13 Nov 2020
A quick trip with the aim of finding a better way to Greville Smyth park and a good coffee. Sadly I was stymied yet again with the former—it turns out that you do apparently have to take a strange loop around the houses (or at least around the roads) to get to Greville Smyth any way other than my normal route, unless you're prepared to vault some railings. It may be that the disused steps from where the skater kids hang out to the flyover above might once have led to a shorter route, but it's hard to tell. The geography in the area has always confused me.
17 Apr 2021
I went rather outside my area today, as I went to pick something up from the Warhammer shop on Wine Street (Games Workshop as-was, and before that I think perhaps a rare retail outlet for Her Majesty's Stationery Office? I may be mis-remembering...) Anyway, a friend of mine wanted something picking up and posting to him, so I figured I'd knock some streets off my list along the way.
I first headed for the St George's Road area, walking down the narrow Brandon Steps and finding some strange wall art on Brandon Steep, then headed to the Old City via Zed Alley. The Warhammer shop visit was friendly and efficient, and, mission accomplished, I treated myself to a sausage roll and a flat white from Spicer + Cole, to take away and eat in Queen Square with its current decoration of hearts. I finished off with a detour up Park Street, looking out for St John's Conduit markers, before finally crossing Brandon Hill on the way home.
Quite a long wander, all told, and I'm a bit knackered today...
25 Sep 2021
I needed to pop to the library, as they'd kindly dug a book out of the reserve store at the B Bond warehouse for me and emailed me to let me know it was ready. So, I took a little trip to town, straight down the Hotwell Road, and spent a few hours reading before stretching my legs with a walk to a new cafe in the actual castle (or remnants thereof, anyway) of Castle Park, before heading back home down the other side of the harbour. As well as books and coffee, I bumped into a remote-controlled pirate ship, which isn't something you see every day, even in Bristol.
There's a deeply disturbing reason that this rabbit has been crossed out, but I've written that up in a later Wander, so you'll have to wait for an upcoming photo in October.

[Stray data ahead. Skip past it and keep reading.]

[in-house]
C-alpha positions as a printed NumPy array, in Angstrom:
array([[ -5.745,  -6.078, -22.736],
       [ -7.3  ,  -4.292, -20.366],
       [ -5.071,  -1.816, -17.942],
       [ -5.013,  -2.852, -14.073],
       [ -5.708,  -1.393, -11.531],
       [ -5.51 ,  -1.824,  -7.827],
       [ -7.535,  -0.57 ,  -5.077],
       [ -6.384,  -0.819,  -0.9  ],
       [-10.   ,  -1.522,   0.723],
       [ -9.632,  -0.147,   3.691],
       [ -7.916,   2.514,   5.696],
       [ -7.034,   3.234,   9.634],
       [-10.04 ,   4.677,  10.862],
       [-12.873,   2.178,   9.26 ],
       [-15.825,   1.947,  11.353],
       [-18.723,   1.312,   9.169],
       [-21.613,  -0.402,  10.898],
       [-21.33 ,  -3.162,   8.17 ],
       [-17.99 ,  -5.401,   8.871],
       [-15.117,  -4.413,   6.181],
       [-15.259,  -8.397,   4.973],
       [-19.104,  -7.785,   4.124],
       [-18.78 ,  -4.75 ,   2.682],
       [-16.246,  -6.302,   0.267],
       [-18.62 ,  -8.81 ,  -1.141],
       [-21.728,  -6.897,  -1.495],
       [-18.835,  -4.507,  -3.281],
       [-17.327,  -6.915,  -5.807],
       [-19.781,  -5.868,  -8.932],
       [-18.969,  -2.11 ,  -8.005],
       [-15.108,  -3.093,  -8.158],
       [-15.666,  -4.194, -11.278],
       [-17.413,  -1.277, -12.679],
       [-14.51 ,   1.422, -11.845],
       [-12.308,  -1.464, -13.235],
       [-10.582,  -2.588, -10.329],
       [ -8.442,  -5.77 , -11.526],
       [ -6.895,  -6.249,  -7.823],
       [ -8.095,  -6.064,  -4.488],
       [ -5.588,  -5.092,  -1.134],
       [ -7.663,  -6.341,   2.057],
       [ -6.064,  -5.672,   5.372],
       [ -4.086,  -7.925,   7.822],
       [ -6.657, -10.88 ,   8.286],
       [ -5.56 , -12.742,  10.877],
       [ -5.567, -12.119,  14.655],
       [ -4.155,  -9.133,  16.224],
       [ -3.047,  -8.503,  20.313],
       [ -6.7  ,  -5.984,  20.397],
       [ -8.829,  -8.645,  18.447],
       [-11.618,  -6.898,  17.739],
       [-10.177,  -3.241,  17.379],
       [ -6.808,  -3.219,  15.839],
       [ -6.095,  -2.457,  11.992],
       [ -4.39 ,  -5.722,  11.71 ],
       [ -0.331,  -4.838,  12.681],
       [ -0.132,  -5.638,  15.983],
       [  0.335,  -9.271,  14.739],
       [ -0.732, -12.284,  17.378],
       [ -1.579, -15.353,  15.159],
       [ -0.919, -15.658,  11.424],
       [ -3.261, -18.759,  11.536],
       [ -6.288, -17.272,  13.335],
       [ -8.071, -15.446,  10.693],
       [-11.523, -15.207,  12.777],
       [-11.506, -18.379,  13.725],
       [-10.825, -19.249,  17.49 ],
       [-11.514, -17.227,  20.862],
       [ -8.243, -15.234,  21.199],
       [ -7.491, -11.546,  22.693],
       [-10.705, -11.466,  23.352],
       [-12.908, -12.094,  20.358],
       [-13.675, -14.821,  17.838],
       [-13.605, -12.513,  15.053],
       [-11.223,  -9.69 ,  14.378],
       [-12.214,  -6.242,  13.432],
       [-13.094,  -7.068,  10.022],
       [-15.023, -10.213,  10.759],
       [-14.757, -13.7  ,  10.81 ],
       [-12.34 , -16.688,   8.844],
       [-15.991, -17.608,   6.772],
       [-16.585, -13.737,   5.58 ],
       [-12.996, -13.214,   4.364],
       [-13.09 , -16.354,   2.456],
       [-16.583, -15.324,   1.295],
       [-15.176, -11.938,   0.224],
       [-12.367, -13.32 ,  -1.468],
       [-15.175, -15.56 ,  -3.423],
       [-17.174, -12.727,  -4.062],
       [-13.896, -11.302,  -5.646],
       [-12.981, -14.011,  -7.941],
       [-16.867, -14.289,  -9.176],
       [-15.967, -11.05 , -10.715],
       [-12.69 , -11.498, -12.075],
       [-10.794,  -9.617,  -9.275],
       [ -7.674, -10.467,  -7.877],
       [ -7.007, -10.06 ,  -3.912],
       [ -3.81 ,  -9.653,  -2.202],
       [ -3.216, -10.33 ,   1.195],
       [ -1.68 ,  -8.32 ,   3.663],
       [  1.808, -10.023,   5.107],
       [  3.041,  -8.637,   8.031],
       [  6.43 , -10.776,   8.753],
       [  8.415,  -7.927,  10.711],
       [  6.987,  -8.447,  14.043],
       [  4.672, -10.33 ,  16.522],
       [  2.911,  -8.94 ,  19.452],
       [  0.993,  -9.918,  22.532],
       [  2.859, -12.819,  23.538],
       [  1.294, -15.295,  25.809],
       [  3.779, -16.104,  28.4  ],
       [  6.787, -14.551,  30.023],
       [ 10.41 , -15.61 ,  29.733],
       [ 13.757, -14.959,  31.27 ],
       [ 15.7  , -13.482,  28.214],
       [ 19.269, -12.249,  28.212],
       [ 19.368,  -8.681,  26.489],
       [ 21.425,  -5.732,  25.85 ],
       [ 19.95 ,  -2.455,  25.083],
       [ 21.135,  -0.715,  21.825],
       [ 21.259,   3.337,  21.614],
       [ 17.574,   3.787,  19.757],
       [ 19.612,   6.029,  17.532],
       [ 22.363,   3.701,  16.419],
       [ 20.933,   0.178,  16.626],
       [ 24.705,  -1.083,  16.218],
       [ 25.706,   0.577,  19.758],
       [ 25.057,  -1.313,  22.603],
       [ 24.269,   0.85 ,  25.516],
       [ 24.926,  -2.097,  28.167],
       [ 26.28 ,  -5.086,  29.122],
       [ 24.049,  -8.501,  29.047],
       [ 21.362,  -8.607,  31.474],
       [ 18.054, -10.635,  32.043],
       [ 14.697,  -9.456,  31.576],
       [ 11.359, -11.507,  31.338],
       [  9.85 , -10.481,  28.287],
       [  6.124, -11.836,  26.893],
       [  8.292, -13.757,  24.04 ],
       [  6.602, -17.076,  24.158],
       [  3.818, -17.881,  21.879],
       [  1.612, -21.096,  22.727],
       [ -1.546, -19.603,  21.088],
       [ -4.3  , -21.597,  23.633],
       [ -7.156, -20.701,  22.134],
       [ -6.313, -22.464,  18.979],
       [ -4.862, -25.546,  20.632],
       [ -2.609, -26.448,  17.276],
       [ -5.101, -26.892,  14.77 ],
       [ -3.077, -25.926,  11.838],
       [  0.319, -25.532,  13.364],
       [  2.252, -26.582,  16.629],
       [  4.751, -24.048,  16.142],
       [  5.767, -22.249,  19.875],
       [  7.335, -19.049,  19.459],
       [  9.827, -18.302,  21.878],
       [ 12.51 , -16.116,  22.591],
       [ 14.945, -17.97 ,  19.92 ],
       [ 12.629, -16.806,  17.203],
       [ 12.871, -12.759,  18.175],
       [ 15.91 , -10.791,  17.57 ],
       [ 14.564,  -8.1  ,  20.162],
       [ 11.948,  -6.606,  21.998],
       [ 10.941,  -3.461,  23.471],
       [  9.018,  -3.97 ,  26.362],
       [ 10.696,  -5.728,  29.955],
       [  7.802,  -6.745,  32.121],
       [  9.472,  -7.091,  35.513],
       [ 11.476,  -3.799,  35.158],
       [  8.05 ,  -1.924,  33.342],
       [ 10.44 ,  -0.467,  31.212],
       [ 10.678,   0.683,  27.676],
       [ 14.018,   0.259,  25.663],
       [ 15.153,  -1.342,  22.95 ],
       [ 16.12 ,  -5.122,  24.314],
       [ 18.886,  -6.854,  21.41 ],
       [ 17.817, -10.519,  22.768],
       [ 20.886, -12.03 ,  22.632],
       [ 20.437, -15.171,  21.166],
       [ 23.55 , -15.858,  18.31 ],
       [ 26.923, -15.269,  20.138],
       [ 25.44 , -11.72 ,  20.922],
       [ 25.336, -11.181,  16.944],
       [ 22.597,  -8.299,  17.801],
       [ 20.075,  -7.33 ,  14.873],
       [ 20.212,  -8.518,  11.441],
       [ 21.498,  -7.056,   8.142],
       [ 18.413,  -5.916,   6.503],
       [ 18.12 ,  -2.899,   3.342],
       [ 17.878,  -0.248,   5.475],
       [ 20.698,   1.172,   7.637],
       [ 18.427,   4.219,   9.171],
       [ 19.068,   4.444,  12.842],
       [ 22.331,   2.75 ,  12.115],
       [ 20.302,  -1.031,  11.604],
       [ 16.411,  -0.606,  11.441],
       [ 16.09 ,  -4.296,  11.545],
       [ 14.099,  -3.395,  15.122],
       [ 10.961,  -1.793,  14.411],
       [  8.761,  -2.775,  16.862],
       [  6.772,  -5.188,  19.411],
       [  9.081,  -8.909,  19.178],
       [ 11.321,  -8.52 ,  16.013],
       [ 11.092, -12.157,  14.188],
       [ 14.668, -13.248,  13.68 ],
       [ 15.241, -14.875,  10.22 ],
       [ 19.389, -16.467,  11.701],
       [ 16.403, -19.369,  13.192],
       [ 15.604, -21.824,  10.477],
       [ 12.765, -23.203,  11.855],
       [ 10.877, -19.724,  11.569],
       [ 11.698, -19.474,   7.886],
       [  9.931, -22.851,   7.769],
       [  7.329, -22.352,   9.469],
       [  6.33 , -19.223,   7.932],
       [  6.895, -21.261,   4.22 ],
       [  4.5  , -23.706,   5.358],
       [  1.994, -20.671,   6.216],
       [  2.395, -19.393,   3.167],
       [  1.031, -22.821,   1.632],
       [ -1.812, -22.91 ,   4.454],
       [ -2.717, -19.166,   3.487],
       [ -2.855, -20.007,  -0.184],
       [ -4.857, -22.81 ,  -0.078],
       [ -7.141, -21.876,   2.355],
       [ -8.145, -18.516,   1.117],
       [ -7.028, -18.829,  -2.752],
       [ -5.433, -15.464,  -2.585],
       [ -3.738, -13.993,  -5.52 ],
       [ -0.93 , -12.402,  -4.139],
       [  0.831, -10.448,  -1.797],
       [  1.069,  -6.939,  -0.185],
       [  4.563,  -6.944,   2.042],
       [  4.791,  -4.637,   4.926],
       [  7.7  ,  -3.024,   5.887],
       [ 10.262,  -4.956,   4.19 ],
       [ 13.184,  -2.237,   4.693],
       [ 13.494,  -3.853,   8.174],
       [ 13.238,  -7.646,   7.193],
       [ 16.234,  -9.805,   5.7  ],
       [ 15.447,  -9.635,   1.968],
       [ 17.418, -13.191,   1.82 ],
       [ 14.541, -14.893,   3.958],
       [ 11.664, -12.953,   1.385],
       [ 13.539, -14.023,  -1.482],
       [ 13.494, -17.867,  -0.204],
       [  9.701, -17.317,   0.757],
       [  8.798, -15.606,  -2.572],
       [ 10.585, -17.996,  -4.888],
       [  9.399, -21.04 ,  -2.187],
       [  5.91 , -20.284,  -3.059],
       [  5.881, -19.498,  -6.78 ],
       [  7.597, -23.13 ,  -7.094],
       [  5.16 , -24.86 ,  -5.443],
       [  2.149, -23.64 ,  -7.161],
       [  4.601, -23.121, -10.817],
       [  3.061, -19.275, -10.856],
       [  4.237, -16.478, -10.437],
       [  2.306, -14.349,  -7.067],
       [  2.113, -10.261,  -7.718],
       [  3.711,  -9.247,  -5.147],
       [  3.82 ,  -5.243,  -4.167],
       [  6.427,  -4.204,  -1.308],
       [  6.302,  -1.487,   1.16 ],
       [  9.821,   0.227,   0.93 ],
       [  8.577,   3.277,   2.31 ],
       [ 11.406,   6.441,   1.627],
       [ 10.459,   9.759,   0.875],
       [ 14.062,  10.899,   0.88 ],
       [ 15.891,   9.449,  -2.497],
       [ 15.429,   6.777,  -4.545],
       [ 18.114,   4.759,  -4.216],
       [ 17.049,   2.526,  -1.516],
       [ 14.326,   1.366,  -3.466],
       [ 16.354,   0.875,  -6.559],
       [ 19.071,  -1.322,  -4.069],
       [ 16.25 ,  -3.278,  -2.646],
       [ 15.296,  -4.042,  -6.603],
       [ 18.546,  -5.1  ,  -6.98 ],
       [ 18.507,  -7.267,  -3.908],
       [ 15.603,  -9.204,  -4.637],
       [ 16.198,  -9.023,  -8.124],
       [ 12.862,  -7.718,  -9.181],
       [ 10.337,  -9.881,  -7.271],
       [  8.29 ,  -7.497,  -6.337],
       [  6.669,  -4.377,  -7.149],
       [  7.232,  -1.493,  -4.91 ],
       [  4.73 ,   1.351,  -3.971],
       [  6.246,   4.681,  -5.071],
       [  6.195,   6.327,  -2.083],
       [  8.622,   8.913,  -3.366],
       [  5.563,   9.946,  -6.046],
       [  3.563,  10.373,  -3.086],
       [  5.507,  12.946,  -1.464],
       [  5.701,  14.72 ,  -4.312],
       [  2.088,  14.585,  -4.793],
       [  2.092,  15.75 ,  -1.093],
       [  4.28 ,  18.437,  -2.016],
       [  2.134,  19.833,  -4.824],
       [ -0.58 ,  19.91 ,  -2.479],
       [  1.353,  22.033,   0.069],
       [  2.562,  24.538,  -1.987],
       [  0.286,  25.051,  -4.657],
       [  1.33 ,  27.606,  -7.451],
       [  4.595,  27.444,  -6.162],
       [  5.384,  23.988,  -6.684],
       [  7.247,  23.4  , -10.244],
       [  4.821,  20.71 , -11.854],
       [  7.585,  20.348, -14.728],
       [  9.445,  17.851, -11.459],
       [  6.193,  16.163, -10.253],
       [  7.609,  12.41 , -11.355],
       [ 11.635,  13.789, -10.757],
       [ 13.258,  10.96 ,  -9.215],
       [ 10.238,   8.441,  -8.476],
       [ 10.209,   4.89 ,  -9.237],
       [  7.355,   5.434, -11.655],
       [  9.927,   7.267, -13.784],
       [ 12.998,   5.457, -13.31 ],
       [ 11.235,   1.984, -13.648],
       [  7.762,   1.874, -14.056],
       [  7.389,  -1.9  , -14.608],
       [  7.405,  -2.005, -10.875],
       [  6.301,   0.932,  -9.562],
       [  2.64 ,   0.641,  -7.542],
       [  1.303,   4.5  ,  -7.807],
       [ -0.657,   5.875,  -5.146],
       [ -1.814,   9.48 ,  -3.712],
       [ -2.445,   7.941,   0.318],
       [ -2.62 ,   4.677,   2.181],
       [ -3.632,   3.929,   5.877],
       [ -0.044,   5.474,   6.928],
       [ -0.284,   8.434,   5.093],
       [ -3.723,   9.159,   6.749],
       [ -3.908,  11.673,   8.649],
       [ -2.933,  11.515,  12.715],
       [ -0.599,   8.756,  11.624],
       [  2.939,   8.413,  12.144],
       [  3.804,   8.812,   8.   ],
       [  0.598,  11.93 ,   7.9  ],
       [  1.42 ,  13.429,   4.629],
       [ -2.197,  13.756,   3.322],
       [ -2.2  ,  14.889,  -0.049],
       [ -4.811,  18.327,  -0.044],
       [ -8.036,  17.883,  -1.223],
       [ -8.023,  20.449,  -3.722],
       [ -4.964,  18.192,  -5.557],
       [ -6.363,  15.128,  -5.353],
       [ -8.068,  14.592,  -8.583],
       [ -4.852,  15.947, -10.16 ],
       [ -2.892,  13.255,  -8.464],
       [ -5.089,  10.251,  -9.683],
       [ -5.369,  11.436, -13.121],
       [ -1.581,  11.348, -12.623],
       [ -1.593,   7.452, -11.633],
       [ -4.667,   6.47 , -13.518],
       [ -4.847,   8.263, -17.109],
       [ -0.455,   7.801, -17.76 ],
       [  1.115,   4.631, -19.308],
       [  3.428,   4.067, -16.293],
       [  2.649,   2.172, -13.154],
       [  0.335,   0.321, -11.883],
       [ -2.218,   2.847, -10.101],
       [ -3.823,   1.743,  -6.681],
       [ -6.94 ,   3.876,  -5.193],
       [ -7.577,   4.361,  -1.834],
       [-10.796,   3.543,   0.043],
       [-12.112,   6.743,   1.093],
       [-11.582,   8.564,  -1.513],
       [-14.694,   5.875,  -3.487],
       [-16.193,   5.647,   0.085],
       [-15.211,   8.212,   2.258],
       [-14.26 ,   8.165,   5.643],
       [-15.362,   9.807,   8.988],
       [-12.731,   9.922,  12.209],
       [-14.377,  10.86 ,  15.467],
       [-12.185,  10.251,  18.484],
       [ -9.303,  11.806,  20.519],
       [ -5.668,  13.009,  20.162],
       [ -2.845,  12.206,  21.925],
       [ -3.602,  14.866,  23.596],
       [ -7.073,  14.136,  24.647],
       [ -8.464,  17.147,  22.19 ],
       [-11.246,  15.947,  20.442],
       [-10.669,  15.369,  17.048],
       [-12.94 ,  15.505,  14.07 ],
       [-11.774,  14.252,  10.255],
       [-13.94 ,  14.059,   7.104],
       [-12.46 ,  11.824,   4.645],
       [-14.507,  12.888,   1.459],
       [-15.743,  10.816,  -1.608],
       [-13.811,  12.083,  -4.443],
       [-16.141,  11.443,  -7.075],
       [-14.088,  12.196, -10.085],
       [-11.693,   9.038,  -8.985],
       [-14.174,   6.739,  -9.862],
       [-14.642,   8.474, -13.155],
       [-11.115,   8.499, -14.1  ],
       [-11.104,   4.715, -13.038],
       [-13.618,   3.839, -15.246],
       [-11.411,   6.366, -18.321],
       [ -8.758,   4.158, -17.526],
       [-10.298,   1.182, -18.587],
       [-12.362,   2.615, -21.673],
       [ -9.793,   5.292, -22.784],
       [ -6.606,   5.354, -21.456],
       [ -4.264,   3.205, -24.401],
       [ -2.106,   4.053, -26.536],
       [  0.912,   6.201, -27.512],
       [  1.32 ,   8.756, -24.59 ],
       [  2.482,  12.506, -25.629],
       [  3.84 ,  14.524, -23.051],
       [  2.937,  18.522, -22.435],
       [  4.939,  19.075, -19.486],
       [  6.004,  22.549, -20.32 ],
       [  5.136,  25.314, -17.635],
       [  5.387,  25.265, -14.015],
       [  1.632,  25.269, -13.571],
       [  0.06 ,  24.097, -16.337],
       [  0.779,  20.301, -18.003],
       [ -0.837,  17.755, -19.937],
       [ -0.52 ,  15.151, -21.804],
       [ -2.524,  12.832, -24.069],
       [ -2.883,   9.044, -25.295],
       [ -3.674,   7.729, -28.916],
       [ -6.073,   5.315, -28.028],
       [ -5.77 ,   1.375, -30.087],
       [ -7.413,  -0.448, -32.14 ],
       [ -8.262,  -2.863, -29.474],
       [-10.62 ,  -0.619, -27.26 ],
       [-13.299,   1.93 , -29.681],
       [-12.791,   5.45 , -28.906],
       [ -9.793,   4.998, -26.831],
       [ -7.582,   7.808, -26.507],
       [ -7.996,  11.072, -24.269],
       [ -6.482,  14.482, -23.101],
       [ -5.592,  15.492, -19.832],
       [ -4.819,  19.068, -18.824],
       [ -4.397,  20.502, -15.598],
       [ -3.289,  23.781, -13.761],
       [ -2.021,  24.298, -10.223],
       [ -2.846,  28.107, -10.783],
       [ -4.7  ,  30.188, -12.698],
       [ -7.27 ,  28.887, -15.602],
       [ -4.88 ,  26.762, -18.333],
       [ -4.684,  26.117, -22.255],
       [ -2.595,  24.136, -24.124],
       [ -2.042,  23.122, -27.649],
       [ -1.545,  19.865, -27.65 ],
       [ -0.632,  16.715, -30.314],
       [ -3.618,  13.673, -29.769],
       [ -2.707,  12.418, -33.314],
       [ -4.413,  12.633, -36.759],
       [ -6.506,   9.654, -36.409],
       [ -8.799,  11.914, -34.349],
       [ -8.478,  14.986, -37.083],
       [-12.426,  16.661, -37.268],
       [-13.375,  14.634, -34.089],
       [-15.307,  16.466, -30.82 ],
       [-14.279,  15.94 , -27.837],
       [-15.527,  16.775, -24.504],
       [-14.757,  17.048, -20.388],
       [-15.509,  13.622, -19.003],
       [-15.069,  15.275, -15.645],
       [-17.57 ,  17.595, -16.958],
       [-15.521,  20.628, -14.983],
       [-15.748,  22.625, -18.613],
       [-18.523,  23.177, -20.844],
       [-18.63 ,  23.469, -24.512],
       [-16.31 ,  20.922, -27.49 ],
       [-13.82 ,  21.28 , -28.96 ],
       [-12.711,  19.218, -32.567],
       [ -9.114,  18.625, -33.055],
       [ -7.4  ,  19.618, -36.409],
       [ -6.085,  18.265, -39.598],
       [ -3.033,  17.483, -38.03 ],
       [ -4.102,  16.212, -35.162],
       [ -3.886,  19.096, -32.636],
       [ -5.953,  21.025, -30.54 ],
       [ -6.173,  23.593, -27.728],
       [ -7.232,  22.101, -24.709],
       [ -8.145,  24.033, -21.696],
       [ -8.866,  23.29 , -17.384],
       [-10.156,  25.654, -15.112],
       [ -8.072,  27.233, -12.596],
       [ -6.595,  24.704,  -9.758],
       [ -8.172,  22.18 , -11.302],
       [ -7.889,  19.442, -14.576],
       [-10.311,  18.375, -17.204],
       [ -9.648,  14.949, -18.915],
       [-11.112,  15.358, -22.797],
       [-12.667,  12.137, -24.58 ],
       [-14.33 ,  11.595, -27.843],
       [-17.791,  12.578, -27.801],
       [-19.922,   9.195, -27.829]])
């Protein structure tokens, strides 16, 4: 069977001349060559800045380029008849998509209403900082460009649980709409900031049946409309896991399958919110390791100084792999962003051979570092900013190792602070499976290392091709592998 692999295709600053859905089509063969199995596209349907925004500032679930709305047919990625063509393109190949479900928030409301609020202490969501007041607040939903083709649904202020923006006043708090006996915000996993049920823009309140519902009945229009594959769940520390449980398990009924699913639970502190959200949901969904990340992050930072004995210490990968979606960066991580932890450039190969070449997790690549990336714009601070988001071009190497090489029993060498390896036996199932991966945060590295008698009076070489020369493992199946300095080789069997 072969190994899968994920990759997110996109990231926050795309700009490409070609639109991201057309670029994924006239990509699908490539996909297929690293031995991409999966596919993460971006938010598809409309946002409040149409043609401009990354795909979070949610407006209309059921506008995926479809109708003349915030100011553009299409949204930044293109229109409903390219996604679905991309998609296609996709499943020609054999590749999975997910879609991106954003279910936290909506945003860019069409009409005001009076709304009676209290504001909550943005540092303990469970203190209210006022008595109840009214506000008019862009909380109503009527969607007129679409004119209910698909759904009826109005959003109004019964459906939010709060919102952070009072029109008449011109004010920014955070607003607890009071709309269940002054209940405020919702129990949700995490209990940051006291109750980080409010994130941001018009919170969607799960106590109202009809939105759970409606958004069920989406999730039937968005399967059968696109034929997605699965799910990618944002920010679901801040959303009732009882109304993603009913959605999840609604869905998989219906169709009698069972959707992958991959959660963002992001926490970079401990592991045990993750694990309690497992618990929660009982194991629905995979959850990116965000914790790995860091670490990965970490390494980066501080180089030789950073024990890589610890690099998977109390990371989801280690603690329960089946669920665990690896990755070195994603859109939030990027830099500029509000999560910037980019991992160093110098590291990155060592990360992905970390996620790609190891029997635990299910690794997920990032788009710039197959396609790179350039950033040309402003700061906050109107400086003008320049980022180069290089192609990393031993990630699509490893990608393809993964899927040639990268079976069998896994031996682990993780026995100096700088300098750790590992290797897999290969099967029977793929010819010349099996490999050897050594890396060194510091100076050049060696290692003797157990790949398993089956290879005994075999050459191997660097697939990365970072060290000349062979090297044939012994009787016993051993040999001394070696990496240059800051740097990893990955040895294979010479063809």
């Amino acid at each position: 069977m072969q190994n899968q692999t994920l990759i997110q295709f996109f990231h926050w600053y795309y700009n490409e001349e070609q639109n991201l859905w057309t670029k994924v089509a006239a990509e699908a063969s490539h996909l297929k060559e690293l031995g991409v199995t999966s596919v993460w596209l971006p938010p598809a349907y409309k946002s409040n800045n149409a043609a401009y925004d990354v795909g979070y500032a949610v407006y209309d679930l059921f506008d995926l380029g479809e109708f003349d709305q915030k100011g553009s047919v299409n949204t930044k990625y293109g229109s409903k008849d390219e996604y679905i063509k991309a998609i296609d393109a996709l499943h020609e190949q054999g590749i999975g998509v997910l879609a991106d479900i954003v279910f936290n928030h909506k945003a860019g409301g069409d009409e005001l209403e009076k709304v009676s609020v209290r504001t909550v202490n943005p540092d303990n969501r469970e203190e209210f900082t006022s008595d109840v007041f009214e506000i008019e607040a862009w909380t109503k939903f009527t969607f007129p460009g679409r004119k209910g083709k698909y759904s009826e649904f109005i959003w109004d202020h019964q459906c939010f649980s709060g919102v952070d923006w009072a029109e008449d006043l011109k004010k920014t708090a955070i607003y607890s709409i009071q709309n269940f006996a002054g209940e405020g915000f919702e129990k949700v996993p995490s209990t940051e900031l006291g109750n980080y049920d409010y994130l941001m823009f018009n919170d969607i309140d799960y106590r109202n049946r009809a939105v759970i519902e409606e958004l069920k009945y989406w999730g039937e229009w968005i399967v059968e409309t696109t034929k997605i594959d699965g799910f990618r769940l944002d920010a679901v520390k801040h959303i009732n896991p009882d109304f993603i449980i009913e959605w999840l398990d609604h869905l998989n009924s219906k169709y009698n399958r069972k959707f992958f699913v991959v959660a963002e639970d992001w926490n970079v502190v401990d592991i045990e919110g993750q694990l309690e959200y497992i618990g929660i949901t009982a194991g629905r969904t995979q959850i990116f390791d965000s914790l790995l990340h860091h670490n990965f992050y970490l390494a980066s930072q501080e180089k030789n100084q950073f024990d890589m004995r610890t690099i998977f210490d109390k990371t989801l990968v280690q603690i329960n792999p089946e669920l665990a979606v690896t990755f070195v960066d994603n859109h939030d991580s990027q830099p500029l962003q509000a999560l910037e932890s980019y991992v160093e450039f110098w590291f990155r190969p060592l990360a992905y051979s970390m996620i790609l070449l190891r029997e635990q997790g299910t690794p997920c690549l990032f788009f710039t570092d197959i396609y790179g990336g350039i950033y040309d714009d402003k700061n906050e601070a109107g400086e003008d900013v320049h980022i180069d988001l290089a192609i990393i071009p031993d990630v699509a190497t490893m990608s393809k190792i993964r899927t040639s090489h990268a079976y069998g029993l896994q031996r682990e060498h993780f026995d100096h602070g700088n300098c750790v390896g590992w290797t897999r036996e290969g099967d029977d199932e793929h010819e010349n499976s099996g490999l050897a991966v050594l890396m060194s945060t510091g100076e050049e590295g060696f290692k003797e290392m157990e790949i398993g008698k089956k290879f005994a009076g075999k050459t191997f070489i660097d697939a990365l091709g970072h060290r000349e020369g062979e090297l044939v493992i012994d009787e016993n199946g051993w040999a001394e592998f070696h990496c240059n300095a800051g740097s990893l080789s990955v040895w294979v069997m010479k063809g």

I recently indulged myself by buying a little piece of history. I've mentioned Samuel Loxton and featured and linked to his drawings before, often in the eminently browsable Loxton Collection albums that Bristol Libraries has on Flickr. So when I saw a Loxton drawing of Hotwells pop up on eBay, I decided to get myself a little treat.
I don't think there's any Loxton drawing that features the road I actually live in—it's not very visible from anywhere else, not being one of these Clifton terraces that's perched at the top of a hill, or anything like that, and it's invisible in most views of the area. However, this Loxton drawing, Hotwells, Looking across the river from near the Clifton Bridge station, is probably the closest near-miss I've seen.
I decided to wander out one morning and see if I could reproduce the picture, and also take a photo or two of what's now become of the Clifton Bridge Station, which is still just about discernible in places.
(Then on an even stranger whim I decided to check out a possible little cut-through from Cumberland Road to the harbourside I'd been eyeing up on my commute to work, so walked to Wapping Wharf for a croissant via this potential new route, but that bit's not quite as interesting...)
There's a frankly disturbing and gruesome reason why this rabbit has been crossed out. I'll tell you why in a few photos time.
Okay, so here's the reason that the earlier rabbit had a big red cross through him, and that this one has been painted out. Bristol's graffiti community is currently trying to erase these rabbits after a terrible revelation about the man who had been painting them.
Here's the Bristol Post, on Damian Lasota, aka "Eldey" or "FollowMyRabbits":
A pervert with a penchant for grannies tried to rape one elderly woman in her home and sexually targeted another.
Damian Lasota was described by a judge as the "stuff of nightmares" after preying on the two lone females in Twerton, Bath.
His campaign of terror was halted after police installed CCTV at the women's homes and he was caught in action and arrested.
Lasota, 27, of Parry Close in Southdown, Bath, pleaded guilty to attempted rape, two charges of trespass with intent to commit a sex offence and two charges of exposure.
He appeared in the dock at Bristol Crown Court with a grey jumper draped over his head.
Judge Julian Lambert handed him a 20-year sentence, comprising of a 13-and-a-half year jail term and six-and-a-half years extended licence.
So, that's pretty damn terrifying, and also the reason why there won't be any more rabbits in Bristol. There's a little more info in this Somerset Live article.